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- The Ron Fuller Story;
- Years of Misunderstanding the Civil War - The Atlantic.
- How the Civil War Changed the Constitution - The New York Times.
- Project MUSE - The Struggle for Equality?
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- Introduction to Christian Liturgy.
Jennifer L. Weber Editor. This collection of essays, organized around the theme of thestruggle for equality in the United States during the nineteenth and twentieth centuries, also serves to honor the renowned Civil War historian James McPherson. Complete with a brief interview with the celebrated scholar, this volume reflects the best aspects of McPherson's work, while casting new light on the str This collection of essays, organized around the theme of thestruggle for equality in the United States during the nineteenth and twentieth centuries, also serves to honor the renowned Civil War historian James McPherson.
Complete with a brief interview with the celebrated scholar, this volume reflects the best aspects of McPherson's work, while casting new light on the struggle that has served as the animating force of his lifetime of scholarship. With a chronological span from the s to the s, the contributions bear witness to the continuing vigor of the argument over equality. White Jr. Get A Copy. More Details Other Editions 3.
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All Languages. More filters. And he says black people get totally left out of the story. In the current moment, our journey back to the Civil War past is often being processed through the struggle over Confederate monuments, which actually have less to do with the actual war and more to do with the Jim Crow era when they were constructed. During the Jim Crow period, much was being done to erase the black story from the Civil War story—to deny the role of slavery, to make African American efforts seem either irrelevant or nefarious.
I think one of the problems is that very soon after the Civil War ended there was this very strong desire to unify, and in some ways it makes perfect sense. But that unification happened between white Northerners and white Southerners. There was the subtle, sometimes not so subtle, agreement that the story that would be told about the Civil War should not be offensive to white Southerners. Go no further than Gone with the Wind and then that becomes an accepted way that everybody thinks about the Civil War.
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I saw that movie when I was a kid and I loved it, so I guess I bought into that narrative, too. Well, so did Boston University—why is our mascot named Rhett?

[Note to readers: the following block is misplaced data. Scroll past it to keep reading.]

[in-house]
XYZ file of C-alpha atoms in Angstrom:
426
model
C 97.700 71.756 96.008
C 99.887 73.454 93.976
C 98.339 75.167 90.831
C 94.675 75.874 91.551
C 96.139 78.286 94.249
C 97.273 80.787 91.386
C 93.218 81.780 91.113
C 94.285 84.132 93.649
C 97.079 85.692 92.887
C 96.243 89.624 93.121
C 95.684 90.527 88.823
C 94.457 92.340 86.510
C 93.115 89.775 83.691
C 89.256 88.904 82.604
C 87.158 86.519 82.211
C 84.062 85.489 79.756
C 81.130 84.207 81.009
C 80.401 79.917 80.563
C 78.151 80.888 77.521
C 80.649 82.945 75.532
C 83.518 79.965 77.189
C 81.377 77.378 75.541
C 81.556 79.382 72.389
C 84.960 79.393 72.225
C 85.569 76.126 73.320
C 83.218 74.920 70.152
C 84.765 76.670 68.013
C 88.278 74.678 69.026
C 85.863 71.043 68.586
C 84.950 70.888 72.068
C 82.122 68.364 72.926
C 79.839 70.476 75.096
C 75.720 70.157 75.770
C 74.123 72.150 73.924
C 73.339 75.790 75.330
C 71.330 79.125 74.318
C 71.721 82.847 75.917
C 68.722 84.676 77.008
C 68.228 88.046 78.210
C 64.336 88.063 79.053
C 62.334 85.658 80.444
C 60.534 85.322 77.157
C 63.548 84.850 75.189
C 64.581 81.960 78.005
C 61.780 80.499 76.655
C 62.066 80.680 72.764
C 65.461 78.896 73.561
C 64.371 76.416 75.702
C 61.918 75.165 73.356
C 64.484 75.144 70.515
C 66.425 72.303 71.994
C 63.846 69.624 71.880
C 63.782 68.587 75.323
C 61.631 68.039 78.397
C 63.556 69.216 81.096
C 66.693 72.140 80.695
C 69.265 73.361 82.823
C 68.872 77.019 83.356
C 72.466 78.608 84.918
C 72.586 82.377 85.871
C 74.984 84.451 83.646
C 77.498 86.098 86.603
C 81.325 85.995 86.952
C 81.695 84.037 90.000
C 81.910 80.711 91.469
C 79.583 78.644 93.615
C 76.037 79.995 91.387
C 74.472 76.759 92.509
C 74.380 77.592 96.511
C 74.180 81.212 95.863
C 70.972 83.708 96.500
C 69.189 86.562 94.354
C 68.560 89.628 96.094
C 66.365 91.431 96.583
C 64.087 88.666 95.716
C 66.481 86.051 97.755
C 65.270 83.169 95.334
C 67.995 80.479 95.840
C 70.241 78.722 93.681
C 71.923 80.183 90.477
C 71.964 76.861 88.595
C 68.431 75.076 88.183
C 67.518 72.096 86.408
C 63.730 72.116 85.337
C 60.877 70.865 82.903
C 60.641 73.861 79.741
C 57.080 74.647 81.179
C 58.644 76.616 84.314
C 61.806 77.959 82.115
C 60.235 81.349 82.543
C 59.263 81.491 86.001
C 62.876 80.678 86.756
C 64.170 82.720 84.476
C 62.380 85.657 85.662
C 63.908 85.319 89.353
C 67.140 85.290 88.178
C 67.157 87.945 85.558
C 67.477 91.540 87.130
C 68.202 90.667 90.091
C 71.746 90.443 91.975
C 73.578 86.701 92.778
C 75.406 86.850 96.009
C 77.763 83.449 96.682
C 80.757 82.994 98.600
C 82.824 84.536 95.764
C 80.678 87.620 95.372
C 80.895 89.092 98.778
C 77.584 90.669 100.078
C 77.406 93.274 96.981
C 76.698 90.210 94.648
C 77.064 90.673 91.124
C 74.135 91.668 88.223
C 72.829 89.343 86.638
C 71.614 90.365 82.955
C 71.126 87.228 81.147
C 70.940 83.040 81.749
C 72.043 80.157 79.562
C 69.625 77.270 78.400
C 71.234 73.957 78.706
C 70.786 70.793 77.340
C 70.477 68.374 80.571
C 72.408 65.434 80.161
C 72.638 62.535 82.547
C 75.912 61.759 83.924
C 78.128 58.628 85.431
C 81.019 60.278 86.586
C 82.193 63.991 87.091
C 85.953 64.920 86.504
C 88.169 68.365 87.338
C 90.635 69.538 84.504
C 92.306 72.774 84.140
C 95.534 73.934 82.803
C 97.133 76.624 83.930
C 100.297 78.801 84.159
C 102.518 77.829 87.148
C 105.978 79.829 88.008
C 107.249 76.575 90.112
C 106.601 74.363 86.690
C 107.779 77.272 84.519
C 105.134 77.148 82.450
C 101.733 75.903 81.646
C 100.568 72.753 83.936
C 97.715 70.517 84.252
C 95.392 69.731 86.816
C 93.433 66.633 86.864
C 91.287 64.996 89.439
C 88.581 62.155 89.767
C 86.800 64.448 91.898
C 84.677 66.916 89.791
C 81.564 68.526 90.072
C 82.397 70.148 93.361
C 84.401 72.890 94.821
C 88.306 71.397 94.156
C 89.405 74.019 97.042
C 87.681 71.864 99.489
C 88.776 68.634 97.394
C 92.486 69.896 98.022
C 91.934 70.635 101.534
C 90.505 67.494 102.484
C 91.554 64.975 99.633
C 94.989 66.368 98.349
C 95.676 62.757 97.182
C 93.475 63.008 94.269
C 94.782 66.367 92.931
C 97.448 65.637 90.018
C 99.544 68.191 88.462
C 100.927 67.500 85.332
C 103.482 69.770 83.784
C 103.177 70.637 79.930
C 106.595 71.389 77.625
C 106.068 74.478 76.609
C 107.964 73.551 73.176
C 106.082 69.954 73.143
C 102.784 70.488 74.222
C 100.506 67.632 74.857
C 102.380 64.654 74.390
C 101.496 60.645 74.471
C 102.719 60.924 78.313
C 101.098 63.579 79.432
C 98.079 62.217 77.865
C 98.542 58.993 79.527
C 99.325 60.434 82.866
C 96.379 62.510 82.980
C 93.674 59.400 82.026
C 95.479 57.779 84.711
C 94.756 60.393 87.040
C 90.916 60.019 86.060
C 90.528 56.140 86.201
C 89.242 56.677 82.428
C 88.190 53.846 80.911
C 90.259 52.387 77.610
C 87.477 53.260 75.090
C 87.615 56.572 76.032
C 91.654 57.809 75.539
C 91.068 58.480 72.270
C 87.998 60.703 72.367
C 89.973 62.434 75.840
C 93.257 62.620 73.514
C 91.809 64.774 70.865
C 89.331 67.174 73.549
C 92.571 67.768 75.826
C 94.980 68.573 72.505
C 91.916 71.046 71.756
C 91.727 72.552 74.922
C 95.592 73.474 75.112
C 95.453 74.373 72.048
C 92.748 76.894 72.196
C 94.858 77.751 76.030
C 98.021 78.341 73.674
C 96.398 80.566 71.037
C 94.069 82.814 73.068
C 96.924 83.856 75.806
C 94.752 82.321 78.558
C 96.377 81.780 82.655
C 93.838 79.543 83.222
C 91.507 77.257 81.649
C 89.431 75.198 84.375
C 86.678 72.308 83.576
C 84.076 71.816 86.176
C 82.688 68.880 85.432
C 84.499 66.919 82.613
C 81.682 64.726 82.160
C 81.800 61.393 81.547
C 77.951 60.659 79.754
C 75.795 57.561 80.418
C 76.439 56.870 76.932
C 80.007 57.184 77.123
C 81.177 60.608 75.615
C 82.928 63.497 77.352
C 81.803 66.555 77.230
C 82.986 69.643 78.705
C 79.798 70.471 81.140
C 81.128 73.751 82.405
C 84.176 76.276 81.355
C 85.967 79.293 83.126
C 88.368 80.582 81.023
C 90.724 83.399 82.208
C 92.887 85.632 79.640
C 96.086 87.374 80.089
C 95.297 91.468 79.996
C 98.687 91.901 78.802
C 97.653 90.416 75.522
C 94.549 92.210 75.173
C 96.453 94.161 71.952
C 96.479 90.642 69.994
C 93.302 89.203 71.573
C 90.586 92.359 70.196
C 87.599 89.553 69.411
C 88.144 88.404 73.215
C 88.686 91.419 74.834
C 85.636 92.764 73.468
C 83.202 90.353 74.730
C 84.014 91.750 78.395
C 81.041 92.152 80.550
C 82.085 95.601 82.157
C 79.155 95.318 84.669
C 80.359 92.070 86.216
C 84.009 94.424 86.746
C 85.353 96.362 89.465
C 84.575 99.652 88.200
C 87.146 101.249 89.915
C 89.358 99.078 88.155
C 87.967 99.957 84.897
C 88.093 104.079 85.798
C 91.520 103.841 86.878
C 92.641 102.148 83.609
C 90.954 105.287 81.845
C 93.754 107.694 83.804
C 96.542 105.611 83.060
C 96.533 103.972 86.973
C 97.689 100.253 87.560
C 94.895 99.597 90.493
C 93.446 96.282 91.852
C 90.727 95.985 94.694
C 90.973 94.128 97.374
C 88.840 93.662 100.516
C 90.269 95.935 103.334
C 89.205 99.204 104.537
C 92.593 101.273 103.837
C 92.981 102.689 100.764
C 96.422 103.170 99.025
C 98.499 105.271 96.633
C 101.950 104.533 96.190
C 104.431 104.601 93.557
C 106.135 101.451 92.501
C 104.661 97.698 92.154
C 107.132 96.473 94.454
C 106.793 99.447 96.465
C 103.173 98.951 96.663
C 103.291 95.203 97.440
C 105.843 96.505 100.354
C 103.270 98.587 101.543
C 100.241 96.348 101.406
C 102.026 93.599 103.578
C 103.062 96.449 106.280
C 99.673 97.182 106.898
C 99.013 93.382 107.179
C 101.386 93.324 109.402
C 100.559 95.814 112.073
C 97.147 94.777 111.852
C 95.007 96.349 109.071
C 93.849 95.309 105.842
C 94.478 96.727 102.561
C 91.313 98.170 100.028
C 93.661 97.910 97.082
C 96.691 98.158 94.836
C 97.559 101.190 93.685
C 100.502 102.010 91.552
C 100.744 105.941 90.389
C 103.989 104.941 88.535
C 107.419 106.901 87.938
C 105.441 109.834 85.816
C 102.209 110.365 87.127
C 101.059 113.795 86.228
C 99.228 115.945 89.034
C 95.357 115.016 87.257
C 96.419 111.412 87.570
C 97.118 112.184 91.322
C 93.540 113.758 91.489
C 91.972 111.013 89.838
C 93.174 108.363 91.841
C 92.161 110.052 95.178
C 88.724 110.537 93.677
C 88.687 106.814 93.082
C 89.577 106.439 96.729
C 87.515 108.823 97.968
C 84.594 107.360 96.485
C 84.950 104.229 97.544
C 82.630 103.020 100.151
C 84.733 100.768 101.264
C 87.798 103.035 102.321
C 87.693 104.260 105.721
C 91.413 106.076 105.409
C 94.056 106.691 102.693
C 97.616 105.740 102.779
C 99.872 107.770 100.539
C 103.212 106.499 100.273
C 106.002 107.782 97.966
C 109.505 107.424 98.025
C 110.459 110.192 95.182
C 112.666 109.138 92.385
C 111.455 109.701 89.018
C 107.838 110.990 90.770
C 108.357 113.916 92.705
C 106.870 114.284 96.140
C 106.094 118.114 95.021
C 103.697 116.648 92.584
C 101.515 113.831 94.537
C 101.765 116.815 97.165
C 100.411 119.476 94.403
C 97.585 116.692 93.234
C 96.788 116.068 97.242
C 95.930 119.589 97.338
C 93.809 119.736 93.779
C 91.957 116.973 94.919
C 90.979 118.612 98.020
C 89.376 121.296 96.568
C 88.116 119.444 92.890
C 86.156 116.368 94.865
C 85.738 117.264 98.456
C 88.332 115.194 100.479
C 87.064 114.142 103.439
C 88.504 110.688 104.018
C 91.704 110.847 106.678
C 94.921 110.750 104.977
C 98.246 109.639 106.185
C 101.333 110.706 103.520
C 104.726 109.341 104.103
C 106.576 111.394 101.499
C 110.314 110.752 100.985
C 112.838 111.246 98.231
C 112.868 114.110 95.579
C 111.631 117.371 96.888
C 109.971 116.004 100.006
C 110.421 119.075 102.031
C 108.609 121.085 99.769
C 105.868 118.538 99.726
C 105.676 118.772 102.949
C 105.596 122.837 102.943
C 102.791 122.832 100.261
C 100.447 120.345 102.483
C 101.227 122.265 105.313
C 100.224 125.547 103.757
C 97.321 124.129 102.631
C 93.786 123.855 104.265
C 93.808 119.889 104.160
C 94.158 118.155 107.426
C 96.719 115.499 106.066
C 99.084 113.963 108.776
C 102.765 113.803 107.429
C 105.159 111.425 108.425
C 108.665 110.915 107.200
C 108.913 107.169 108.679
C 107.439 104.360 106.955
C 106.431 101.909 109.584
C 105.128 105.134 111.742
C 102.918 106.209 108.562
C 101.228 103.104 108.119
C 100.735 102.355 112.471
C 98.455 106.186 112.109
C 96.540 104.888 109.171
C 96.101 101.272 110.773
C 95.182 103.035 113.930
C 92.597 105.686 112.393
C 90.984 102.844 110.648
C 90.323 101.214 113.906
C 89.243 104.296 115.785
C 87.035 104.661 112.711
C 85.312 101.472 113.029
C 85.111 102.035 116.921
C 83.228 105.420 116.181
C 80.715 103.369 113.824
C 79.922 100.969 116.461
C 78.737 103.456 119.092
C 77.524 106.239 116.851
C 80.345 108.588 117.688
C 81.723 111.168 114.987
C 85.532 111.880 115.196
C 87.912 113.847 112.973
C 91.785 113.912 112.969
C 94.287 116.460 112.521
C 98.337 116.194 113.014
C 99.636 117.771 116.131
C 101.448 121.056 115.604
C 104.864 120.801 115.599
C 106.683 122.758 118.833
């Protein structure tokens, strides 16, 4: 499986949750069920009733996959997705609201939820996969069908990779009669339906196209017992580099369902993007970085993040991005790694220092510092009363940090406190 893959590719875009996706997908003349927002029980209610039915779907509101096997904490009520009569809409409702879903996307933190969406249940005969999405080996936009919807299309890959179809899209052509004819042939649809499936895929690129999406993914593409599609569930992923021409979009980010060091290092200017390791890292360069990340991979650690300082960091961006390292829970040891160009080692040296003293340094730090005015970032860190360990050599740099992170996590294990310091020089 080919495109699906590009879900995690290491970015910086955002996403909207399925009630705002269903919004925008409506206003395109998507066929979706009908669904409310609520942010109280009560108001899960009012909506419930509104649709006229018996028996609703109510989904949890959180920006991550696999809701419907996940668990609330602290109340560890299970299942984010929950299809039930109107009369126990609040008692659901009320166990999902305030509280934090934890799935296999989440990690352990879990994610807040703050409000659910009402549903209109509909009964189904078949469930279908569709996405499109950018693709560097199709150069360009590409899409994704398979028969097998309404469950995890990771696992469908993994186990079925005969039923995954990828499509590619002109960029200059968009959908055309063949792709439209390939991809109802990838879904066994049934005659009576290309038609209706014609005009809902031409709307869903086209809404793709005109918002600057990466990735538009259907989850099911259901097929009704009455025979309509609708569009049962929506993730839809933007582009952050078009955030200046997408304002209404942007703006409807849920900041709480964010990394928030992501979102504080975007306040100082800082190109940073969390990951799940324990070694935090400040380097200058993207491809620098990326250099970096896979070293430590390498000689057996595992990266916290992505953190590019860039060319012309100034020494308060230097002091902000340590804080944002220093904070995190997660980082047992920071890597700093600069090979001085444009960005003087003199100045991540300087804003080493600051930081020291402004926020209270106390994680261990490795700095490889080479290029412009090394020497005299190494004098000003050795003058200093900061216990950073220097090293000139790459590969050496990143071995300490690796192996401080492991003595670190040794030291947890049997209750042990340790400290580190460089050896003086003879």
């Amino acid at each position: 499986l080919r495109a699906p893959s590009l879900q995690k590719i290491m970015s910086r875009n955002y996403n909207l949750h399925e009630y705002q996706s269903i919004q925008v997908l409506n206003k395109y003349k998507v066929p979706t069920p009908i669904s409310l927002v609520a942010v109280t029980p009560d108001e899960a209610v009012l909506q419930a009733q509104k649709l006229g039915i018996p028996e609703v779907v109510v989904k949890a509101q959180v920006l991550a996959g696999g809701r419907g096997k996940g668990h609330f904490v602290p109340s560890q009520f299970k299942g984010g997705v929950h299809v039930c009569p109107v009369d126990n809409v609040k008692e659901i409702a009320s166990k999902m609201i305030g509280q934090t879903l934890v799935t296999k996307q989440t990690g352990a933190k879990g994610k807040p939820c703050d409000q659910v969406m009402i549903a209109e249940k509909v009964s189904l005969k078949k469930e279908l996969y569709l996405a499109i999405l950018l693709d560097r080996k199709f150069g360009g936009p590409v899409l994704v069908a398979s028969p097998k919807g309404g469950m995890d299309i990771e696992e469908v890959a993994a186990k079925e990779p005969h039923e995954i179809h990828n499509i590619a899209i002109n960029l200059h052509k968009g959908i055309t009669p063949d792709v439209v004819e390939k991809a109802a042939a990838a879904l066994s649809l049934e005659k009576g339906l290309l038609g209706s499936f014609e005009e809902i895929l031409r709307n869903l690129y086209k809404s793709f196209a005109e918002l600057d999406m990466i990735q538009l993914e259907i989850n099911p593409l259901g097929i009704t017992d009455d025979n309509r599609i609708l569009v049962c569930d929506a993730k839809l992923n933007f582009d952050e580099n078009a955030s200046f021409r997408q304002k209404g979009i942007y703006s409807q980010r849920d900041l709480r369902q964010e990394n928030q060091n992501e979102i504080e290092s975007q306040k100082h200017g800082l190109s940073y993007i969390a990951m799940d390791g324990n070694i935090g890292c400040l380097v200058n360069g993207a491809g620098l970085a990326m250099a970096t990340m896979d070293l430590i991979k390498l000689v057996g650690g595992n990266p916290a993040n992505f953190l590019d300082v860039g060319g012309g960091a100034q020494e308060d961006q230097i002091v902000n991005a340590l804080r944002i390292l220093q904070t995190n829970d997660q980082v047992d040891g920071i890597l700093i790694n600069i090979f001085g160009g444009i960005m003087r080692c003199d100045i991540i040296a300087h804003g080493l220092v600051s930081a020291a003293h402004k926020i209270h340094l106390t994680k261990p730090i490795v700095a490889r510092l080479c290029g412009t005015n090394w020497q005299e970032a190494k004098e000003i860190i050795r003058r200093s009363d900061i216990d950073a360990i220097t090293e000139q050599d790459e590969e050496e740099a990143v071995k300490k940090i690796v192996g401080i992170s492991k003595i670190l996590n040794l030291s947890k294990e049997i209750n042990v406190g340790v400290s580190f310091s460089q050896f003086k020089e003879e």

American War And The American Civil War
They named the mascot not long after Gone with the Wind came out in It was building on the popularity of the movie. Have you been following the controversy at the University of North Carolina at Chapel Hill, where protestors pulled down Silent Sam, the statue of a Confederate soldier? One of the interesting things about Silent Sam is that there was a PhD history student at UNC Chapel Hill who did some research, and he found a speech at the unveiling of the statue, in , that was given by a Confederate veteran named Julian Carr.
You could actually say that when this statue was unveiled, the racist agenda was really apparent. When these Confederate monuments were put up, African Americans who lived in those communities were disenfranchised. It was a moment when really only white Southerners were allowed to make the decisions about what statues to put up and where to put them. To me it seems only right that we revisit this and have everyone have a chance to be involved in those conversations and decide what to do with those monuments. I wrote a book, The Romance of Reunion , that was basically about how the North learned to like the white South, the Confederate South, in the 50 years after the Civil War, about how they came to accommodate themselves to the Confederate story.
So other people who had not actually been there were going to tell the story. How those stories get perpetuated into the next generation was interesting to me. People like to tell stories about the past that make them feel good, or that help them make a particular political point.
Sectional Conflict < History < American History From Revolution To Reconstruction and beyond
But history, as it happened, is not about a feel-good agenda or scoring political points. We need to see beyond the BS story and grapple with something closer to the truth.
Sara Rimer spent 26 years as a reporter at the New York Times , where she wrote about education, the death penalty, immigration, and aging in America, and was the New England bureau chief. The Times nominated her for the Pulitzer Prize.
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Her coverage of the death penalty was cited by the Supreme Court in its landmark ruling outlawing the execution of developmentally disabled individuals. She began her career as a reporter at the Miami Herald and also worked at the Washington Post. She graduated from the University of Michigan with a B. Boston University moderates comments to facilitate an informed, substantive, civil conversation.
Related The Struggle for Equality: Essays on Sectional Conflict, the Civil War, and the Long Reconstruction
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